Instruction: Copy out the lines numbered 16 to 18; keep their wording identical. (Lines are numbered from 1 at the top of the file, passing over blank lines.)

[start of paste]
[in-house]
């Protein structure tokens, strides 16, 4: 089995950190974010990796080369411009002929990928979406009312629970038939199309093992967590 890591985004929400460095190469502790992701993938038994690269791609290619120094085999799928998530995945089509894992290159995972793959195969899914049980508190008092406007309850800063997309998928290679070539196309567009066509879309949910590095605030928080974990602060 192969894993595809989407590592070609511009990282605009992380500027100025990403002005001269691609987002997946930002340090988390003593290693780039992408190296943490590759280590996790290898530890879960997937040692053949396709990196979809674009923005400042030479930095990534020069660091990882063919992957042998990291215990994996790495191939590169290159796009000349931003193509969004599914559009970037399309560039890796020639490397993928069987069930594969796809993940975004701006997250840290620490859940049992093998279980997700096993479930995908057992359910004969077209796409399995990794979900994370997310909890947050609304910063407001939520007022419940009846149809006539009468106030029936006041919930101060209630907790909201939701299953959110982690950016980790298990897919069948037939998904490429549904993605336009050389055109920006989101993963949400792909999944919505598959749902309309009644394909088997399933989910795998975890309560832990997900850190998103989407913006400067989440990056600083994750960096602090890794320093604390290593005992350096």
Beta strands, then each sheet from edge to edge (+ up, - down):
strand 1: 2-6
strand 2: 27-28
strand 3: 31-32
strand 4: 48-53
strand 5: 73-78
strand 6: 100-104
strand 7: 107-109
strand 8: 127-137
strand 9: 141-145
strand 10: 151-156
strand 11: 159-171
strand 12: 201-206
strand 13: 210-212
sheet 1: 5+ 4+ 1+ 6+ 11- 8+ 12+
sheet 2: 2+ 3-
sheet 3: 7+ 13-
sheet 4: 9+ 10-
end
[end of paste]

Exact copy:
strand 13: 210-212
sheet 1: 5+ 4+ 1+ 6+ 11- 8+ 12+
sheet 2: 2+ 3-